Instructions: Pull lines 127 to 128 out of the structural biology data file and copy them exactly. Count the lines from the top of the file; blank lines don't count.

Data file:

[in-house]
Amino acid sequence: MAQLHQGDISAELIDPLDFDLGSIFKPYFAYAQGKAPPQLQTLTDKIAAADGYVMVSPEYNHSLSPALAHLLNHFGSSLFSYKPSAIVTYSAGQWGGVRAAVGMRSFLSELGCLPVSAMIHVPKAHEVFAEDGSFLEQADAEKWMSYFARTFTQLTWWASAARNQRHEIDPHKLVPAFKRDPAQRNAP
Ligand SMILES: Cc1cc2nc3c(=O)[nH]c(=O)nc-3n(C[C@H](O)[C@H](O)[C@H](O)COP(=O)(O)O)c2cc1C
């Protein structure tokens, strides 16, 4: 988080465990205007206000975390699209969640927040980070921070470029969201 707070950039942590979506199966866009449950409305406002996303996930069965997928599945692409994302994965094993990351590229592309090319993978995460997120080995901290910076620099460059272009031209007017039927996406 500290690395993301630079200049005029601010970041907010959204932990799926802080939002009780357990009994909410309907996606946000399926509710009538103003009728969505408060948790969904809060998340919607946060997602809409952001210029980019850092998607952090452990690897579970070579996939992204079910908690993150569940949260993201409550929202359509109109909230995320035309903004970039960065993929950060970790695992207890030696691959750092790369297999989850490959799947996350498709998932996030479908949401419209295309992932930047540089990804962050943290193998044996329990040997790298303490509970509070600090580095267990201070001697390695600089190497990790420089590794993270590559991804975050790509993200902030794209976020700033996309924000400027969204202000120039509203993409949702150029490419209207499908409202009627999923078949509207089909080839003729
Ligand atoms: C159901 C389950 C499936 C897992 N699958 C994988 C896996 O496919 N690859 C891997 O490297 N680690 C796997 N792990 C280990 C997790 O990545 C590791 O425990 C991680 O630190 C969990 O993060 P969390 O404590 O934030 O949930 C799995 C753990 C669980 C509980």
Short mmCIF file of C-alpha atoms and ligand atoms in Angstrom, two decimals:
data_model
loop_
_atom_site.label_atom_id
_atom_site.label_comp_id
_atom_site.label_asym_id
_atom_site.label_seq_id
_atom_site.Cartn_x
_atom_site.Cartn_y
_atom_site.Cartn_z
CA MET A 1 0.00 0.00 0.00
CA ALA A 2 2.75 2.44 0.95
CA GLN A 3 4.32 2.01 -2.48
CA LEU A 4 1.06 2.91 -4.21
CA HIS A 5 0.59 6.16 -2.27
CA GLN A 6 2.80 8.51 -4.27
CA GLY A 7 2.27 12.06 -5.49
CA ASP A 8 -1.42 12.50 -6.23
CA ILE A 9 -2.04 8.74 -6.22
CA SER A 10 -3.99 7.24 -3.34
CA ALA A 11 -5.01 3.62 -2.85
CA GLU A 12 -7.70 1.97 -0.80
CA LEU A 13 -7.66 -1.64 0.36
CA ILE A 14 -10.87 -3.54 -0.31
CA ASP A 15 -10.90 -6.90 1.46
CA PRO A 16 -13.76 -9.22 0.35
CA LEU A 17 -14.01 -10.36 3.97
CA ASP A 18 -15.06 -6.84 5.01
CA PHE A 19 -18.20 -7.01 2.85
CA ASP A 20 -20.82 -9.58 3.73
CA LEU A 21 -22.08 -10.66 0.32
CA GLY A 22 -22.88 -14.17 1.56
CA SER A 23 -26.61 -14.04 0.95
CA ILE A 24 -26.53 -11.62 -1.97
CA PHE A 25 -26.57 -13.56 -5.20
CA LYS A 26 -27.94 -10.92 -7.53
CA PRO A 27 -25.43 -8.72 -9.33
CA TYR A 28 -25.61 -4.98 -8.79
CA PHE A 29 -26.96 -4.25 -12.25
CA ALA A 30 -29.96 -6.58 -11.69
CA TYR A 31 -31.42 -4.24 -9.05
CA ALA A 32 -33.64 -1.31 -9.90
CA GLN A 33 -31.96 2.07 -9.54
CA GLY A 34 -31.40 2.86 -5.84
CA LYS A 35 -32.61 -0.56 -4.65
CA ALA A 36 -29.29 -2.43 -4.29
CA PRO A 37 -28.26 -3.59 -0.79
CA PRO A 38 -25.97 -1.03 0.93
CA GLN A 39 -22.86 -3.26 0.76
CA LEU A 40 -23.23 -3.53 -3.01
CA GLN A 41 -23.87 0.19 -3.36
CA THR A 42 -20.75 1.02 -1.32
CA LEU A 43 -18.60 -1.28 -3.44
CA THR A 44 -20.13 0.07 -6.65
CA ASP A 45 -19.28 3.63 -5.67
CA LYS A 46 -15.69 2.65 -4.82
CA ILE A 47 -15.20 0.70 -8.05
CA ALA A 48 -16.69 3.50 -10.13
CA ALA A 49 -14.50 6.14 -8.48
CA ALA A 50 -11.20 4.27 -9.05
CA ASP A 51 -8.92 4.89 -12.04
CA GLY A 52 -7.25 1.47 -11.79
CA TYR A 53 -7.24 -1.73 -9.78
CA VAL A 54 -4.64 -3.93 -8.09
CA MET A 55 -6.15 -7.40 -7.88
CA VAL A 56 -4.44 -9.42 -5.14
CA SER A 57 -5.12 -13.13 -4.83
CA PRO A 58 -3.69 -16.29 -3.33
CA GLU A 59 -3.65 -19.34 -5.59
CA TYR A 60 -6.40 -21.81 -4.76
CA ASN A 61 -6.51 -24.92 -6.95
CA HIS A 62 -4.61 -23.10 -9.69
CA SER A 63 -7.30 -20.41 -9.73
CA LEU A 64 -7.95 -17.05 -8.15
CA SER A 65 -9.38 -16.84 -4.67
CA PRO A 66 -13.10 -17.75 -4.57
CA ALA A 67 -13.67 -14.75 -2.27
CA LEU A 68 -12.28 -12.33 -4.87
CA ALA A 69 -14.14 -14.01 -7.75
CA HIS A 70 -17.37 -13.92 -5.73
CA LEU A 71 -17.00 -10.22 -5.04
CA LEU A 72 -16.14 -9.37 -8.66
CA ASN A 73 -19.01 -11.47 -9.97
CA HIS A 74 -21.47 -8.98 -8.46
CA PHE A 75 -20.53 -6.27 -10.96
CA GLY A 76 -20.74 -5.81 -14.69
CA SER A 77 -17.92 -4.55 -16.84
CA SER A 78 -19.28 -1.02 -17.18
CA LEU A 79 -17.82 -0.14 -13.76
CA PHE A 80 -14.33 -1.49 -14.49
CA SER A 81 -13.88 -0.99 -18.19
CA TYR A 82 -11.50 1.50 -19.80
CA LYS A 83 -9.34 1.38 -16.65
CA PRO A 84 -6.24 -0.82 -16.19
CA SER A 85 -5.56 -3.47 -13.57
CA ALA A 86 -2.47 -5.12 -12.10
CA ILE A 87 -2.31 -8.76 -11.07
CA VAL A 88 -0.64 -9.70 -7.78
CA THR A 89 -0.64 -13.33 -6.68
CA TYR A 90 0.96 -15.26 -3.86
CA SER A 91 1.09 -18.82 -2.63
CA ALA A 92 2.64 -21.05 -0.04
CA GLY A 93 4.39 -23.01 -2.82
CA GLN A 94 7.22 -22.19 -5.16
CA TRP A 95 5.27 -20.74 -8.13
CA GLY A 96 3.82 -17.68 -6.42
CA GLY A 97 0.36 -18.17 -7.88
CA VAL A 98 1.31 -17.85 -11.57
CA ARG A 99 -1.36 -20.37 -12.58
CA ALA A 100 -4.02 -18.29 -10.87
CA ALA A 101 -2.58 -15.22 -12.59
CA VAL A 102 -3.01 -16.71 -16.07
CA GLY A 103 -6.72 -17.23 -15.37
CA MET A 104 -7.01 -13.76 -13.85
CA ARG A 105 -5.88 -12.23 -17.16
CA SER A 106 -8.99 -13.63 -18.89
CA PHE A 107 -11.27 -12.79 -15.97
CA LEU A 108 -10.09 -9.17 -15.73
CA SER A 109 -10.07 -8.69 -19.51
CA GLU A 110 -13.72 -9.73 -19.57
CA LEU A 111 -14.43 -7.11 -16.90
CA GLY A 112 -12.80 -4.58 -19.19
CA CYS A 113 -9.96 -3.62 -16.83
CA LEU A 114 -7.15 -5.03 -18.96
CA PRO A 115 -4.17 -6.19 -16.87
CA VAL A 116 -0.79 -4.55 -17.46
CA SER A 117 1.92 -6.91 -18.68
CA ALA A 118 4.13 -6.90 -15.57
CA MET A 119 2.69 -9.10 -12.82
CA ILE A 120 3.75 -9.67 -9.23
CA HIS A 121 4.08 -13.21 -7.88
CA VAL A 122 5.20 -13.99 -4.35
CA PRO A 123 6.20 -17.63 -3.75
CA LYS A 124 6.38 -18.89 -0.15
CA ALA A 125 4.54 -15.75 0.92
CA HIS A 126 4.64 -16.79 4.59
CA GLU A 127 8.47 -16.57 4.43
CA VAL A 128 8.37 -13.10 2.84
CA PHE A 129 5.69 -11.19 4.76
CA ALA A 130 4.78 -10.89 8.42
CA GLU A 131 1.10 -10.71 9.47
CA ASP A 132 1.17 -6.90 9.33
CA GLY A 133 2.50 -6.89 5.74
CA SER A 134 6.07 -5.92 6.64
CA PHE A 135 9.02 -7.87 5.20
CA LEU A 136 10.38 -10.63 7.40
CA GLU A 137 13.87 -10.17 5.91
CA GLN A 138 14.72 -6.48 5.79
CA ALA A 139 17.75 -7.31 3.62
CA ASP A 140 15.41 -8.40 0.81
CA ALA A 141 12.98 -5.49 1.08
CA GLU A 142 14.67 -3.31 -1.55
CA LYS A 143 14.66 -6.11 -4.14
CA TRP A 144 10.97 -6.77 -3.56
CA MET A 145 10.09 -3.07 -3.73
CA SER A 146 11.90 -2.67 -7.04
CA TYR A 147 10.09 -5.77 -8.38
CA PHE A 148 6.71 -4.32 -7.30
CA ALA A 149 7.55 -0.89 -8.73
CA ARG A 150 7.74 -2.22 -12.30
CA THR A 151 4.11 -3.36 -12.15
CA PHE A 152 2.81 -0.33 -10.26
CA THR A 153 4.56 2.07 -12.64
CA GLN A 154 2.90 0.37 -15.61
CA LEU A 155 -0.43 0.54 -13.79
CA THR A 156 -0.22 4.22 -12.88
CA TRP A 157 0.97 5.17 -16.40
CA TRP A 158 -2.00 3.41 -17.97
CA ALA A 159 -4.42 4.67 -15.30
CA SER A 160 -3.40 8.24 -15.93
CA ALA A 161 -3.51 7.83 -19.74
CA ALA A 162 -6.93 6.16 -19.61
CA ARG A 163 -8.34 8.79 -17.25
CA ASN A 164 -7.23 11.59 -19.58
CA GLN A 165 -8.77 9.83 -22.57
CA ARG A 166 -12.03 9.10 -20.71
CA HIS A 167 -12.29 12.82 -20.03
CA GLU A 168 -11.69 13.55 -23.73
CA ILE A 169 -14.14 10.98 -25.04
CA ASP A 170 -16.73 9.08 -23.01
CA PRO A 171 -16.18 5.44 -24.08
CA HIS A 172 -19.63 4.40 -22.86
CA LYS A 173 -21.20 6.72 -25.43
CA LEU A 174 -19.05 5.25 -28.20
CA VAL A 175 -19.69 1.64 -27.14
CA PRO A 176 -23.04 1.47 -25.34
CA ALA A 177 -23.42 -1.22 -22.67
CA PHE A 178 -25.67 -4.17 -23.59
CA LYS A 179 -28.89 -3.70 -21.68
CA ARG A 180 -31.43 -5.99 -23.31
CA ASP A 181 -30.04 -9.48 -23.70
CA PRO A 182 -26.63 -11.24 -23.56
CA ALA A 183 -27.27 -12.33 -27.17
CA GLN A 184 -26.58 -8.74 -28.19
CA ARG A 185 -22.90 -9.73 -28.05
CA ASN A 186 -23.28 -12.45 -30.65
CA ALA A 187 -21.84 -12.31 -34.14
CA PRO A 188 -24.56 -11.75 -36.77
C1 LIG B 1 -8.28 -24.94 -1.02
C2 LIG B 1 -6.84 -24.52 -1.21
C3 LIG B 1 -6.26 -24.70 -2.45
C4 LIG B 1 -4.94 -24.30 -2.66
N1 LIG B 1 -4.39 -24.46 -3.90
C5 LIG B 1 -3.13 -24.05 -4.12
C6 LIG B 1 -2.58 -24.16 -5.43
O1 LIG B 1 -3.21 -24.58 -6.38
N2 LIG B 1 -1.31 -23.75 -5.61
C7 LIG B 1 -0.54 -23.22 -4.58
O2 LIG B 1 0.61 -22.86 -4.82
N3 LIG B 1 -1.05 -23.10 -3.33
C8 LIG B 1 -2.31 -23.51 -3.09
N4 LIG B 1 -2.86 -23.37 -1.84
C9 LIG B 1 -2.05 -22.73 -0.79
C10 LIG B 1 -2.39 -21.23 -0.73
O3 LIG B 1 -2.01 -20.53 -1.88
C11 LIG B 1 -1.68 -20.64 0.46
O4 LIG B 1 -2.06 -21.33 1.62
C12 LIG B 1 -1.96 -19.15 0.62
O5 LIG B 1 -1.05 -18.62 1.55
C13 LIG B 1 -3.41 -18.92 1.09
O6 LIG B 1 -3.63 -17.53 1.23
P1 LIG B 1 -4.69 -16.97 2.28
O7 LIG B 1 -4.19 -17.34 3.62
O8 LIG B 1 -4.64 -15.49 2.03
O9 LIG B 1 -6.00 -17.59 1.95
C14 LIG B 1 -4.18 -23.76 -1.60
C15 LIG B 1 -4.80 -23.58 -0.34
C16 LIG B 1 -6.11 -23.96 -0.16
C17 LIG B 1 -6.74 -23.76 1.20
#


CA GLY A 112 -12.80 -4.58 -19.19
CA CYS A 113 -9.96 -3.62 -16.83